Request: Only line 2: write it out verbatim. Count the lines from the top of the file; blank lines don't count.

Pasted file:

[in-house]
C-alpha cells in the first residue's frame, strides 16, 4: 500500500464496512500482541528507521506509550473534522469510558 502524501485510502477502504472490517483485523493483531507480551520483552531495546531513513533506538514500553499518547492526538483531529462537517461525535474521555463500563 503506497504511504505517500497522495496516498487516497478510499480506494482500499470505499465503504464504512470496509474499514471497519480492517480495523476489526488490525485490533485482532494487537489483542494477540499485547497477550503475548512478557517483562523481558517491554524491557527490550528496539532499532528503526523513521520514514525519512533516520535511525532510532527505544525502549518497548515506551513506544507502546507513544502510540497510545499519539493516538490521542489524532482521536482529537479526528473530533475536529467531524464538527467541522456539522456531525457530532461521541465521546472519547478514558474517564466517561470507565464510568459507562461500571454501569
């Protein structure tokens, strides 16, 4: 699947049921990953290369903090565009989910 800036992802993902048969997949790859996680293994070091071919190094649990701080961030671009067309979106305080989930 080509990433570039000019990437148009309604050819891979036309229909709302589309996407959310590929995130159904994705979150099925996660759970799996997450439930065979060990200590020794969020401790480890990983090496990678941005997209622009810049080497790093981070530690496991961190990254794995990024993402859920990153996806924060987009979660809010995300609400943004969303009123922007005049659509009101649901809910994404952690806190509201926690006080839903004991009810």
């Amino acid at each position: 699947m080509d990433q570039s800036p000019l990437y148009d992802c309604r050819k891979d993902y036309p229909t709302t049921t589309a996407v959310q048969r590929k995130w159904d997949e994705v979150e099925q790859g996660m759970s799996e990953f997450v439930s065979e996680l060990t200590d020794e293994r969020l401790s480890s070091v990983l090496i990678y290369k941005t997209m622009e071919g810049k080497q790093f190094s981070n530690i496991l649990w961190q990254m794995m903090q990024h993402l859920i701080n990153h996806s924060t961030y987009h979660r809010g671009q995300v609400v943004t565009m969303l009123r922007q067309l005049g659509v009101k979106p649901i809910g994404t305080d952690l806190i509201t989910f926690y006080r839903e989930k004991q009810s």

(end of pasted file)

C-alpha cells in the first residue's frame, strides 16, 4: 500500500464496512500482541528507521506509550473534522469510558 502524501485510502477502504472490517483485523493483531507480551520483552531495546531513513533506538514500553499518547492526538483531529462537517461525535474521555463500563 503506497504511504505517500497522495496516498487516497478510499480506494482500499470505499465503504464504512470496509474499514471497519480492517480495523476489526488490525485490533485482532494487537489483542494477540499485547497477550503475548512478557517483562523481558517491554524491557527490550528496539532499532528503526523513521520514514525519512533516520535511525532510532527505544525502549518497548515506551513506544507502546507513544502510540497510545499519539493516538490521542489524532482521536482529537479526528473530533475536529467531524464538527467541522456539522456531525457530532461521541465521546472519547478514558474517564466517561470507565464510568459507562461500571454501569